US Cellular game a number of excellent presentation at the event, its great to see such active and insightful telco contributions to the event. Scott Scheuber from US Cellular gave a presentation on “The Things of Business,” which reviewed their M2M business. With the current focus on business efficiencies (which Henning backed up in his presentation). In the discussion the challenges in moving to IoT are significant and history shows IoT has a significant hill to climb where customer demand for interop is a critical requirement. Which Apple sort of proves is weak. Alan Johnston gave an important presentation on WebRTC Security and Privacy which will become critical barriers to WebRTC being used in many mainstream applications. That got me thinking about where are are in WebRTC’s evolution. In my opinion we’re entering the wild west after the early explorers have mapped some of the landscape, with the privacy and security issues better managed, we’ll see the big guys war it out, and with the market deciding we’ll enter a progressive era where the dominant innovations from the war are consolidated into standards. All ending in the modern era where WebRTC is ubiquitous and no longer really mentioned, its just there.
Ed Elkin from ALU gave a nice presentation on the network benefits of VoLTE. No one can argue with the analysis. The problem is this is not what the customer sees as their overall experience. Quan Choi from US Cellular put it quite eloquently that VoLTE benefits the network more than the customer. On a customer benefits slide, when we consider the customers total communications experience. Customers have HD voice today with quick set up time through a number of applications. They’ve had enriched comms services for years and no change to billing. VoLTE is more important to telcos than to customers, which means it must work like CS voice – else customers will migrate even faster to OSPs. And in a separate discussion (not with Quan) when I raised the VoLTE interop issues and lack of action I was told the GSMA has a 3 day meeting last month on the topic, and the emergency action plan… yet more meetings arghhh!
Robin Raymond from HookFlash gave many great presentations at the conference I pick on the Future of the Cloud with P2P (Peer-to-Peer) RTC (Real-Time Communication) were he sets out a Cloud RTC vision:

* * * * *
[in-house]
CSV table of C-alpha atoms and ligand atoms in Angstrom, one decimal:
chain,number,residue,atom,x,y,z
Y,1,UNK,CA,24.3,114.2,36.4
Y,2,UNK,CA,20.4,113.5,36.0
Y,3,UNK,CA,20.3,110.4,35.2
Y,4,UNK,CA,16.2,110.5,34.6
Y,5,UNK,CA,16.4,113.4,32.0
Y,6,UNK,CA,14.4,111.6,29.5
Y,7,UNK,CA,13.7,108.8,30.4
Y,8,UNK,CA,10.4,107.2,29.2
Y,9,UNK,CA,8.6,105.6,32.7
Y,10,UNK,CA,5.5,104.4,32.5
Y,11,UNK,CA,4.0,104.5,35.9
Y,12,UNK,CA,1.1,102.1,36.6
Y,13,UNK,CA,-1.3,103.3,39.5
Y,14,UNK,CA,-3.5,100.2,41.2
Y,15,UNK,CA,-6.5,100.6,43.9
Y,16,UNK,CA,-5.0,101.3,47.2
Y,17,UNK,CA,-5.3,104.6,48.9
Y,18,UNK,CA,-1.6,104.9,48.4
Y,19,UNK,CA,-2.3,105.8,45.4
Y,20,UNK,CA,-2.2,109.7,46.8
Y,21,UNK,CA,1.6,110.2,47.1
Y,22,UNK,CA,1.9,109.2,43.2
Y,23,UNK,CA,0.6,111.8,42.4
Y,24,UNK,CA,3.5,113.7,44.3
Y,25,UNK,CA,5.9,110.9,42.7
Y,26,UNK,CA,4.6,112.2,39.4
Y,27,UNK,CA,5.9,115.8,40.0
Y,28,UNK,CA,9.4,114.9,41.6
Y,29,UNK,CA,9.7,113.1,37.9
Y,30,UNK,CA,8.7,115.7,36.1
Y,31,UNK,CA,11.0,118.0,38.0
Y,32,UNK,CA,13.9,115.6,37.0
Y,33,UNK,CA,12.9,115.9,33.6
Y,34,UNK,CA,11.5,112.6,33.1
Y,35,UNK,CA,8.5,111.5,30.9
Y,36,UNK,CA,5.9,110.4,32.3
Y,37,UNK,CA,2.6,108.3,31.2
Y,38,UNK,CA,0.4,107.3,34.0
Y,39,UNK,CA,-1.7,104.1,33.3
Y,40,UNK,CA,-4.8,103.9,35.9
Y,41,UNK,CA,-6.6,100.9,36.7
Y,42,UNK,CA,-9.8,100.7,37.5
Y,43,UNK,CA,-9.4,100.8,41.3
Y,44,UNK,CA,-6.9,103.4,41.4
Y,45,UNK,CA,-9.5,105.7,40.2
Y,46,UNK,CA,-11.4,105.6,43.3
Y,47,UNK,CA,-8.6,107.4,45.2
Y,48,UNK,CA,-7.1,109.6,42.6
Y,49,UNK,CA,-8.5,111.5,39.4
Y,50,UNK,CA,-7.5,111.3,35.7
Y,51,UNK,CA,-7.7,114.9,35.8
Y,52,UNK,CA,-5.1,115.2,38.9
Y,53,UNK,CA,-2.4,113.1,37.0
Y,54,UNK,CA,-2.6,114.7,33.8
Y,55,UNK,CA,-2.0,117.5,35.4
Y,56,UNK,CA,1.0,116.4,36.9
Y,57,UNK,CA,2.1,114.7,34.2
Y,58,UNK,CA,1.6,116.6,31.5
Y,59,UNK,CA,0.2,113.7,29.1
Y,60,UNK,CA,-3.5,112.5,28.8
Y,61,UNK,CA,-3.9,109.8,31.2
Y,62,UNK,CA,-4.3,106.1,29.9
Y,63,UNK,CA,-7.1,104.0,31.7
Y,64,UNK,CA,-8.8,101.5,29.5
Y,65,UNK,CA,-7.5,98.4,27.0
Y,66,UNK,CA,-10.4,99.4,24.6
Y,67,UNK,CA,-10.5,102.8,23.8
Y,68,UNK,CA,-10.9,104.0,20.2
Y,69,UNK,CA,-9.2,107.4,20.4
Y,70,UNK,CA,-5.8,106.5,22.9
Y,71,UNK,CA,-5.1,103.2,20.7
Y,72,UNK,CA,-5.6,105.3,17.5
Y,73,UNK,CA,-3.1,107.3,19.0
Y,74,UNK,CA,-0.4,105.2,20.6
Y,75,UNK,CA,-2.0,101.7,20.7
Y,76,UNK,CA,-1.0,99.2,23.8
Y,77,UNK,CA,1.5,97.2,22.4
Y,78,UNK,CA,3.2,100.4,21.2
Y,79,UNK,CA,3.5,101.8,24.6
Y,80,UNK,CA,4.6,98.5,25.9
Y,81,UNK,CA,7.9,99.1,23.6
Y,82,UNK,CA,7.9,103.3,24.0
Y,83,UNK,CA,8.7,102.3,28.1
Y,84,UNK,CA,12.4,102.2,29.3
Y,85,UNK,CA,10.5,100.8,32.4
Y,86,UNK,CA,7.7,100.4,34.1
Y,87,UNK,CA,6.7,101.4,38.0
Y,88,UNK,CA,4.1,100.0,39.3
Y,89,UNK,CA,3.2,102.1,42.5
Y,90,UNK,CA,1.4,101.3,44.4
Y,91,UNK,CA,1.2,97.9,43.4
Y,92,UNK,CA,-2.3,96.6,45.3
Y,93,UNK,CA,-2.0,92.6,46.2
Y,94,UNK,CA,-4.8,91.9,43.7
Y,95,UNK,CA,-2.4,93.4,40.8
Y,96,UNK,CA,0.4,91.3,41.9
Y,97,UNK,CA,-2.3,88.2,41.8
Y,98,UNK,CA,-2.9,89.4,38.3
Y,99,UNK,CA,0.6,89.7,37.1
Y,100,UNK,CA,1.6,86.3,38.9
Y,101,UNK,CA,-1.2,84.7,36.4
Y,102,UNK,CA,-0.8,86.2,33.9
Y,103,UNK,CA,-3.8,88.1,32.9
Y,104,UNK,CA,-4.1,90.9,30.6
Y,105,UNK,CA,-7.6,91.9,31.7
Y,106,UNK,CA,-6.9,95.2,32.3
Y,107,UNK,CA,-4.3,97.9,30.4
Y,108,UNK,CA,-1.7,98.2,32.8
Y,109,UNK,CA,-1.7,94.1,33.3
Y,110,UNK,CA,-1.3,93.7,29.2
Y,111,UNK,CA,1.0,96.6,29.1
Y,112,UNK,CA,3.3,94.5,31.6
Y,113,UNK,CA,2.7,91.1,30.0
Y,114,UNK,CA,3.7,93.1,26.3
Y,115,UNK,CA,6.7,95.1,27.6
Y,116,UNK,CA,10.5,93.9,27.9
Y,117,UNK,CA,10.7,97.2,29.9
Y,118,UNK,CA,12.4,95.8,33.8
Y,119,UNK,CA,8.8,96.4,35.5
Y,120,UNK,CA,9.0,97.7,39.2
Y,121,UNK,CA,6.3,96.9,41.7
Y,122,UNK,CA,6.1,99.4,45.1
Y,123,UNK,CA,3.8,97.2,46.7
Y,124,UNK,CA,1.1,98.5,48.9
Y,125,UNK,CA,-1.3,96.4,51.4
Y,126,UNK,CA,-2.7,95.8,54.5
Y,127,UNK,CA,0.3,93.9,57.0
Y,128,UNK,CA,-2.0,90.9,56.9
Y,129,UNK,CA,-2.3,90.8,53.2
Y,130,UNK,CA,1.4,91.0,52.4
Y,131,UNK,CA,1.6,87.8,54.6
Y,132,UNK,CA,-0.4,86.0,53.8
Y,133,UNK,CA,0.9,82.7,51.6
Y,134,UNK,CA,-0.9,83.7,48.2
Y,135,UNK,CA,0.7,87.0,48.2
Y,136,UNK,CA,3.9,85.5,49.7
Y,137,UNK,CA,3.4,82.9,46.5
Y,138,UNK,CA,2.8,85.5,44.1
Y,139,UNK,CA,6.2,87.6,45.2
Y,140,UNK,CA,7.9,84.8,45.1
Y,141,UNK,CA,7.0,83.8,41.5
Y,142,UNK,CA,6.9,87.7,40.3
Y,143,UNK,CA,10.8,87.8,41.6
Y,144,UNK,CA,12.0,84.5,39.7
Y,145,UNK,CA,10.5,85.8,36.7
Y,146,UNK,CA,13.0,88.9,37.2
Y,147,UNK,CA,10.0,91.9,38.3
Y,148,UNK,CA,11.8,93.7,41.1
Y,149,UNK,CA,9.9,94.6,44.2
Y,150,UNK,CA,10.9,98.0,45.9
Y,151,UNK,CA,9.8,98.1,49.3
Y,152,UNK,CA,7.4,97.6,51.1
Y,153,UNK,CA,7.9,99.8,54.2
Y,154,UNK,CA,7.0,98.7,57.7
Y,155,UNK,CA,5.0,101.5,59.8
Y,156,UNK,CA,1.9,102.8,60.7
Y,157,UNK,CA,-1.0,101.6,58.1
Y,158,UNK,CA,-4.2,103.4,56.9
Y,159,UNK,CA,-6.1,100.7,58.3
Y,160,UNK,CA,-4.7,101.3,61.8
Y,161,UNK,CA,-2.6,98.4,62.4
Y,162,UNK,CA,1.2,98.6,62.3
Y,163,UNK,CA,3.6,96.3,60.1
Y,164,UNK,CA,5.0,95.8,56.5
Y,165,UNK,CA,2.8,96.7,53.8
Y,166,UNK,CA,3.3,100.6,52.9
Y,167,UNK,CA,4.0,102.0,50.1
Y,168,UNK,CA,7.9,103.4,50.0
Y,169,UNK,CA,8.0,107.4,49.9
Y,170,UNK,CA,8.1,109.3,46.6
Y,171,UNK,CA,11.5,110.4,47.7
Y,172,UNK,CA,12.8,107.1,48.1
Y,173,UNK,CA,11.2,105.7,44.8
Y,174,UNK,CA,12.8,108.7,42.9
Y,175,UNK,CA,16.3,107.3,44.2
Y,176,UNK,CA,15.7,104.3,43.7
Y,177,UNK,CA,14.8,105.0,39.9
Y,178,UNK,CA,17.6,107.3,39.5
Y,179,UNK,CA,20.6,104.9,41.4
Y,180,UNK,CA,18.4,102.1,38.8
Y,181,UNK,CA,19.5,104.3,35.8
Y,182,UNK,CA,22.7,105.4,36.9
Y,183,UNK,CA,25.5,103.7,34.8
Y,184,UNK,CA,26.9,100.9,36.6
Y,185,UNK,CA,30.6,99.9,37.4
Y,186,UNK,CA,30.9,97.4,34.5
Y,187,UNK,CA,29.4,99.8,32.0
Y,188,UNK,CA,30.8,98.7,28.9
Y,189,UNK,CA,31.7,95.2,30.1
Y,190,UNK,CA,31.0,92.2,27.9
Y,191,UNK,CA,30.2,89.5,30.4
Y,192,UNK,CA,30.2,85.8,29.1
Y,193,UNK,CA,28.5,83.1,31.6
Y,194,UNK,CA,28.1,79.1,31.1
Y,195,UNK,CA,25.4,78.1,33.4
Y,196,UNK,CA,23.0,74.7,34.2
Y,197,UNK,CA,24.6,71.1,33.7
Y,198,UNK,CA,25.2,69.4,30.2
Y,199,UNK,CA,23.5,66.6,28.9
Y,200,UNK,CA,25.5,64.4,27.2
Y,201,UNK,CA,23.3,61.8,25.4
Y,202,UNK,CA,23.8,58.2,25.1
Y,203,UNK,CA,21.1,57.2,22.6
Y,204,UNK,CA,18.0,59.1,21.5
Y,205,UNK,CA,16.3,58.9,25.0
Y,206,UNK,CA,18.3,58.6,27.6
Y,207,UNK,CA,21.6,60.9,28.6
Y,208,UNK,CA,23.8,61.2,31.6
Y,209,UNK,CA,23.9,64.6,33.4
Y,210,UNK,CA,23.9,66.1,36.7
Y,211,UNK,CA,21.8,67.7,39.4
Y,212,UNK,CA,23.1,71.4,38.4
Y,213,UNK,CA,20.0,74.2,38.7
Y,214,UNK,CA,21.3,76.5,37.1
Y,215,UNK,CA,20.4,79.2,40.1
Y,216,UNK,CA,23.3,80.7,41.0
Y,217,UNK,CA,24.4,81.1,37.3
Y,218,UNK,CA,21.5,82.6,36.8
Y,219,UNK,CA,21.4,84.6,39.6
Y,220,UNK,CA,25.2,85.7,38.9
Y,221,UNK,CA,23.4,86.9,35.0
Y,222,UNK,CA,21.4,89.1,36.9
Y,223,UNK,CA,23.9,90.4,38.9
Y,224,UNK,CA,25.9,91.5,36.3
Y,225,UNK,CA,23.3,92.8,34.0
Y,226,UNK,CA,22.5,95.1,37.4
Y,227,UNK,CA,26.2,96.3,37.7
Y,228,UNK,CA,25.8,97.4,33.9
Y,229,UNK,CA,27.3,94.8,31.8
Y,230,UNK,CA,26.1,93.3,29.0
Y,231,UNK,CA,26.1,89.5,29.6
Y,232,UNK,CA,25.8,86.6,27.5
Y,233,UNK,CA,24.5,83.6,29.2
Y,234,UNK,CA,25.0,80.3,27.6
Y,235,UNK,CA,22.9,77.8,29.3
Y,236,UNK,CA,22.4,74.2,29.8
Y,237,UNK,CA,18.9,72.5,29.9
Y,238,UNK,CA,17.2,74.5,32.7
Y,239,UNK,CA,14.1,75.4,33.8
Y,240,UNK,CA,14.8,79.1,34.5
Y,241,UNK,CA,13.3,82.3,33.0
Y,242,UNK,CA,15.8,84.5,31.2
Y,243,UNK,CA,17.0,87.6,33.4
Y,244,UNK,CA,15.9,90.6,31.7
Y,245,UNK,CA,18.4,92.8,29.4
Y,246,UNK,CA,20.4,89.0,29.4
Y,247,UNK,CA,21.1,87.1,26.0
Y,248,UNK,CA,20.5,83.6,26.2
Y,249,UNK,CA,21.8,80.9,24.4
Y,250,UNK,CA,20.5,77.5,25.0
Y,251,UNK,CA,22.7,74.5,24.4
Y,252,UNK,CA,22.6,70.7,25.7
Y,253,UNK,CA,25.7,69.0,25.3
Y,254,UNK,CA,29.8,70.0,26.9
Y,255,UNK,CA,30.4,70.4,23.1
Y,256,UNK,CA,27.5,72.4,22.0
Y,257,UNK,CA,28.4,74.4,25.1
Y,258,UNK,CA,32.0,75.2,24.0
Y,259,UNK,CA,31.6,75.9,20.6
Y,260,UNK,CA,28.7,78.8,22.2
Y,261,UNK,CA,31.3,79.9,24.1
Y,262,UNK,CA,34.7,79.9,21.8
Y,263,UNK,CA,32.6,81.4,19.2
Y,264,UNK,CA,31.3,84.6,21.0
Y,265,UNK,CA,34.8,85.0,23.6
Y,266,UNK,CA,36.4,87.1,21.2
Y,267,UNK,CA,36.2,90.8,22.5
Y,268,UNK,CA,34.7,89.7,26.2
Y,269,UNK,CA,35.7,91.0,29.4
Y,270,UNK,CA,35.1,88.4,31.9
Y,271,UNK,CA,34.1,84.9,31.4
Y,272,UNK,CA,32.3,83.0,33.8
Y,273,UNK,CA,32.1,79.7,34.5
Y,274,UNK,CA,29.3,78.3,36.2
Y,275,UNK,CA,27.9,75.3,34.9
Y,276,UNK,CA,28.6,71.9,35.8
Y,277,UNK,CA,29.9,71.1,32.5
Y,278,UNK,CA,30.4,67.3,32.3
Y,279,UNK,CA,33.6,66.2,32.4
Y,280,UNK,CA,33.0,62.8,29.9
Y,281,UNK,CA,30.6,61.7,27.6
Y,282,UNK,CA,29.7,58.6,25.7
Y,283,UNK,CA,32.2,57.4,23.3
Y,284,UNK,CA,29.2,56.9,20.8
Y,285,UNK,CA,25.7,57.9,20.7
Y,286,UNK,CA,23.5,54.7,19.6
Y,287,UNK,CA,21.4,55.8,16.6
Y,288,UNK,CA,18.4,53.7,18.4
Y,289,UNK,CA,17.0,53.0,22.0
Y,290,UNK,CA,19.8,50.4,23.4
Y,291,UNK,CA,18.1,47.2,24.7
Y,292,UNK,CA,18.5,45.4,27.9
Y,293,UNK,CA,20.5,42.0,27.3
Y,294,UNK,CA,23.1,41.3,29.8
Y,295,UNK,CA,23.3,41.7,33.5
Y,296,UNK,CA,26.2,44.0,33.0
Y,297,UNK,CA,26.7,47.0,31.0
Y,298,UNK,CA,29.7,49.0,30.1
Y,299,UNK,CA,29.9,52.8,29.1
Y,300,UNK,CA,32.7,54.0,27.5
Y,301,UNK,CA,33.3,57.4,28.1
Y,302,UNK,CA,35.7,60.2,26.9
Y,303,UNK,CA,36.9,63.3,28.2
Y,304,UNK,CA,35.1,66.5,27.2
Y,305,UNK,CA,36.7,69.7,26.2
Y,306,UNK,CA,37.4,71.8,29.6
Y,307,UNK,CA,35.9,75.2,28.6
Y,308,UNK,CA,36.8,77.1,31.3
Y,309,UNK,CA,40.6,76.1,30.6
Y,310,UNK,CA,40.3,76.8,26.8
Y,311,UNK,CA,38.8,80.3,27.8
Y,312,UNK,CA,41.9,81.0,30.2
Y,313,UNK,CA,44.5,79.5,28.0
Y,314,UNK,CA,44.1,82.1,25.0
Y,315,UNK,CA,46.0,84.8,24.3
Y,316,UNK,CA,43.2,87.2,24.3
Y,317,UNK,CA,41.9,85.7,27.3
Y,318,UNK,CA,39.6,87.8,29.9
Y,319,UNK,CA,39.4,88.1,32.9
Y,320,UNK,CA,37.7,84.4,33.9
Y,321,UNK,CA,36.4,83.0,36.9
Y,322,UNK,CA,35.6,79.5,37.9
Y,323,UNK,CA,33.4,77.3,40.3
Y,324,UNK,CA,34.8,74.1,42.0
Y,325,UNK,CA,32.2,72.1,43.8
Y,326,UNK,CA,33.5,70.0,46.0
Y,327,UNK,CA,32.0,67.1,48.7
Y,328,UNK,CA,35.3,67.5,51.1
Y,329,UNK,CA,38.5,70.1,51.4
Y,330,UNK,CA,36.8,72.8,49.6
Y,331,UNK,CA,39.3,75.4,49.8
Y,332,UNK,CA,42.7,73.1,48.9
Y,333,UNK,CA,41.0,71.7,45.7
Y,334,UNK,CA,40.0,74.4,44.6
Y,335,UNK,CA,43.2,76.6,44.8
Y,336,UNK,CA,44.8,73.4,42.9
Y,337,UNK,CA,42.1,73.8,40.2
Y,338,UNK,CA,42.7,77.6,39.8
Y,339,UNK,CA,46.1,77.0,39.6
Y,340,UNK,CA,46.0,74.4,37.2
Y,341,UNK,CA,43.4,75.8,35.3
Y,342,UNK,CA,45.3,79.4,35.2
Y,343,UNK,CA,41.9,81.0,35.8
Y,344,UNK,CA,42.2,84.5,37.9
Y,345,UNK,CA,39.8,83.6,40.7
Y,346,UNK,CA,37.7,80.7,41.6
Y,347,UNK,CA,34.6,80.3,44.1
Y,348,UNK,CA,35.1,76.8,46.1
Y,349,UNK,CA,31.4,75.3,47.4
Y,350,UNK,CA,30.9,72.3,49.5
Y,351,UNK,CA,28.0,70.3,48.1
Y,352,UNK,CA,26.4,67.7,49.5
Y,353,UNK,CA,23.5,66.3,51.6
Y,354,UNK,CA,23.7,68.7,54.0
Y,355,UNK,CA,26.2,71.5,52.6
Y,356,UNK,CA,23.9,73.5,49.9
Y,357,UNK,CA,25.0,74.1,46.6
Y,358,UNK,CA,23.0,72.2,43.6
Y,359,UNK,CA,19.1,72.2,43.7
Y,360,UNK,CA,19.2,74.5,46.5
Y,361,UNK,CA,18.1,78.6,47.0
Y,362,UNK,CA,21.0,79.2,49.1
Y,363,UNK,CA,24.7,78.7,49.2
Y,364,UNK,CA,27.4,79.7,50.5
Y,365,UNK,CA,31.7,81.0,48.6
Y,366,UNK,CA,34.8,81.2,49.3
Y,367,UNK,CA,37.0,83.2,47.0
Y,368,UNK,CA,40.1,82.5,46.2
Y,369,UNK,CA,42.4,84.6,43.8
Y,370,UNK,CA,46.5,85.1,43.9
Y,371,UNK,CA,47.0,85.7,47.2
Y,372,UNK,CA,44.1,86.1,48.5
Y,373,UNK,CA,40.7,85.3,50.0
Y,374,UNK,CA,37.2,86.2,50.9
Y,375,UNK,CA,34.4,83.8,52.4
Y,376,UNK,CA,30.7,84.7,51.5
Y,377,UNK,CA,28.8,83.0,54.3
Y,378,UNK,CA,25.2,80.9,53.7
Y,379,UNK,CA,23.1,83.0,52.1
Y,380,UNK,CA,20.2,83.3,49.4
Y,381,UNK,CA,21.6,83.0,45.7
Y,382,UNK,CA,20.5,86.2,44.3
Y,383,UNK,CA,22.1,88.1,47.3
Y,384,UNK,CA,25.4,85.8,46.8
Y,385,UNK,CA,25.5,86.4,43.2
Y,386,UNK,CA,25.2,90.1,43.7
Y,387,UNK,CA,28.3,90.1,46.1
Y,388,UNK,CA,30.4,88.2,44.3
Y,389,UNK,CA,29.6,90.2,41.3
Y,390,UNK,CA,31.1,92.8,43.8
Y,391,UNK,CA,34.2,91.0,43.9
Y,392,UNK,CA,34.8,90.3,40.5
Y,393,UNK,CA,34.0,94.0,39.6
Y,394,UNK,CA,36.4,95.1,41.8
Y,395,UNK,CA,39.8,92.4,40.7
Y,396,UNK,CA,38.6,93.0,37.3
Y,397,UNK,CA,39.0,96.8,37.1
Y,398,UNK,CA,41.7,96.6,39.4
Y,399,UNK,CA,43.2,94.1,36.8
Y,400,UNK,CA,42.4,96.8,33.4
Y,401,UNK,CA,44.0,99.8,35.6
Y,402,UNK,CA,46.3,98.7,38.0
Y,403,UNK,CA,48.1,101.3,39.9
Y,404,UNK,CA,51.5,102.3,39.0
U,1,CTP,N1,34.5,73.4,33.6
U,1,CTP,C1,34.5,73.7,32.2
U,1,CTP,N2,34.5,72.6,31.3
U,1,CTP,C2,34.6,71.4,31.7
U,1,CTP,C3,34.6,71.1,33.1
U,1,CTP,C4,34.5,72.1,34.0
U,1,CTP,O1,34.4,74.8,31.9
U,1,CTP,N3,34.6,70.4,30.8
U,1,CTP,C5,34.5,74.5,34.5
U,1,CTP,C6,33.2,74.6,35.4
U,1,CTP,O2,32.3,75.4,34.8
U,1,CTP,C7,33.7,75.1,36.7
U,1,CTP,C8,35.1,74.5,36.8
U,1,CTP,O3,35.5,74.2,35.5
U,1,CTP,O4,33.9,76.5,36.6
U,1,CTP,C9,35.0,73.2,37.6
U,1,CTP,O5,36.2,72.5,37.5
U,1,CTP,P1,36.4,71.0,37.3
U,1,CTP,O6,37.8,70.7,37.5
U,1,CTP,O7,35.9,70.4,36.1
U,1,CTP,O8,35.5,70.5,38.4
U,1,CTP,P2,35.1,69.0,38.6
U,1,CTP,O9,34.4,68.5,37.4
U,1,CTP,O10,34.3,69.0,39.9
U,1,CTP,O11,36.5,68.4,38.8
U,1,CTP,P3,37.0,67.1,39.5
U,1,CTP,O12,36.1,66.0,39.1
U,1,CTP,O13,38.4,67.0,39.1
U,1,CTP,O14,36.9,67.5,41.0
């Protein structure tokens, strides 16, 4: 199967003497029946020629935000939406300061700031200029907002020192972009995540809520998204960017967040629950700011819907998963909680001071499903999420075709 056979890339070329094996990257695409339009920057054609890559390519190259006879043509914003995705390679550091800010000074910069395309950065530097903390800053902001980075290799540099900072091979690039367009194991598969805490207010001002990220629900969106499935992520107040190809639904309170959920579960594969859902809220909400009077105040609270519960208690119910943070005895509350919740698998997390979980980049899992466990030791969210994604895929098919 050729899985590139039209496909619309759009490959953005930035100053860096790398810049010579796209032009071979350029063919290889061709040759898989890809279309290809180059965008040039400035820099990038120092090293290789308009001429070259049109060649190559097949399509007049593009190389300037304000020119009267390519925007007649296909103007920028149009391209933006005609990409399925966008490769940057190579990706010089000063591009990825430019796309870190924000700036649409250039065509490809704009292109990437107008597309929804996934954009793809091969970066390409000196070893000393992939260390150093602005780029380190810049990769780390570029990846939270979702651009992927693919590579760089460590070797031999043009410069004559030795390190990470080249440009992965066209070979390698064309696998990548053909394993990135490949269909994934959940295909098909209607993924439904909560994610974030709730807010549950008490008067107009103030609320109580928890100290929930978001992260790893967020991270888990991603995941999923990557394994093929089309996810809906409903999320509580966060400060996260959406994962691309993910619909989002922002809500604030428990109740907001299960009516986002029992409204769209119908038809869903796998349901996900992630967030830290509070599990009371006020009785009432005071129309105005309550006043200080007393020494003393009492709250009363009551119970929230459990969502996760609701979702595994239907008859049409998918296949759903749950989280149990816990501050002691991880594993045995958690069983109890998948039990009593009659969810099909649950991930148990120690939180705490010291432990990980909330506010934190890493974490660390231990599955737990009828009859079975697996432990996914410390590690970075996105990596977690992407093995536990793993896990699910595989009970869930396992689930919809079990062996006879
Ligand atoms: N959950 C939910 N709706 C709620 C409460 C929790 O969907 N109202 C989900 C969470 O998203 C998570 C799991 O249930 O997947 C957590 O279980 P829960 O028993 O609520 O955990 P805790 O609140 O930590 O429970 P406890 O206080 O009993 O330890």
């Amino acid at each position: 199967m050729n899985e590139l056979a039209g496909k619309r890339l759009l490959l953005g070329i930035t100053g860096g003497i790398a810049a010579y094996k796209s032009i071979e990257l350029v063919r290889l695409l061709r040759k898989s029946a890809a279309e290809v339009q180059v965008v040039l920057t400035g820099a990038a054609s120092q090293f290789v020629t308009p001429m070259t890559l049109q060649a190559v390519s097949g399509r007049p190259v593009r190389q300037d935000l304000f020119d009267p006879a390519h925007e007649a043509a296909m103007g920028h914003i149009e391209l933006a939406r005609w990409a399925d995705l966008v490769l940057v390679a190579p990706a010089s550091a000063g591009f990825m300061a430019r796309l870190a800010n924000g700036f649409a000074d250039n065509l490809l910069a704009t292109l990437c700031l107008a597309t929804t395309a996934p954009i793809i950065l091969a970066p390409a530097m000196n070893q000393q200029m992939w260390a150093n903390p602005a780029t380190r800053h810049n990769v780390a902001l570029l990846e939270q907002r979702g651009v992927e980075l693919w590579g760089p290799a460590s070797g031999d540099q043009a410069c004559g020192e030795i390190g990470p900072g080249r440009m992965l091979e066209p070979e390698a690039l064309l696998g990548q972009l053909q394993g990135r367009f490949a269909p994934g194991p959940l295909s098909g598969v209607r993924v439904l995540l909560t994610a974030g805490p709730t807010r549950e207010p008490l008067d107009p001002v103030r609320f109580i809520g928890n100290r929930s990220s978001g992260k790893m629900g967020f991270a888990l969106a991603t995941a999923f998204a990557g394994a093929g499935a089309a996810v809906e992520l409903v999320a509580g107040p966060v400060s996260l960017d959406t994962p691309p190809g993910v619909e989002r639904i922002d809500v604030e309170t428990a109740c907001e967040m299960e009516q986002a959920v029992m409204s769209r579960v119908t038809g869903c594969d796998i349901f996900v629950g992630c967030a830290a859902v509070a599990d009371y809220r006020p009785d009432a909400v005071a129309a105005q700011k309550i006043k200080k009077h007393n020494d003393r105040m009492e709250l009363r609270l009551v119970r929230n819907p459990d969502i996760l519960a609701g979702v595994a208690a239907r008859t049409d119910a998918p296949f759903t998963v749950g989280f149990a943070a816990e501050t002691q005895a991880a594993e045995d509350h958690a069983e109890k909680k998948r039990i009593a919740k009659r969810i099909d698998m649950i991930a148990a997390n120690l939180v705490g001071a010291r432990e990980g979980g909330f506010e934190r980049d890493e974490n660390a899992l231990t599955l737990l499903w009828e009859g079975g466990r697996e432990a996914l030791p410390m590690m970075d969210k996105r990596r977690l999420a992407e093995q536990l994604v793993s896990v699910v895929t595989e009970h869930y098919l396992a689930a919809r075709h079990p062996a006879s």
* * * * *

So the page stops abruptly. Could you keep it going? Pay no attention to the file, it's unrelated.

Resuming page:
- PSTN will be virtualized into the cloud
- RTC will accelerate PSTN’s demise
- Social and corporate identities will replace phone numbers
- Websites are RTC applications
- IMS / 3GPP are going to be out innovated by cloud services
- WebRTC will disrupt every industry, some more than others
- Specialized RTC + RTC data will outstrip traditional communications
- Expect efficiencies, innovation, scalability, to come from cloud RTC
- Cloud will become increasingly for “meta” data, or pre-secured data
- Emergency services needs to move from PSTN subscriber models
He also presented on “Delivering Real-Time Communications with Mobile” where he demonstrated how Mobile RTC is different, and as we saw in the CounterPath presentation the client is a critical element is solving these issues and delivering a consistent UX. And finally an “ORTC API Update”, which extends WebRTC to a broader community of developers by moving it along the path to “easy”.
This event is unique as it brings a diverse range of telecom, IT and web people together in an atmosphere of critical thinking across both academia, regulation and industry. It forces people to step up their game and not accept the usual industry crap-trap. The IIT RTC Conference needs broader industry support, this should be the meeting place for all North American telcos to come together and see the future of the industry and discuss the strategy with a good dose of critical thinking. Industry bodies like the GSMA and CTIA should be support this event given its leadership in bringing academia and industry together. Come on guys show your support to Carol and her team!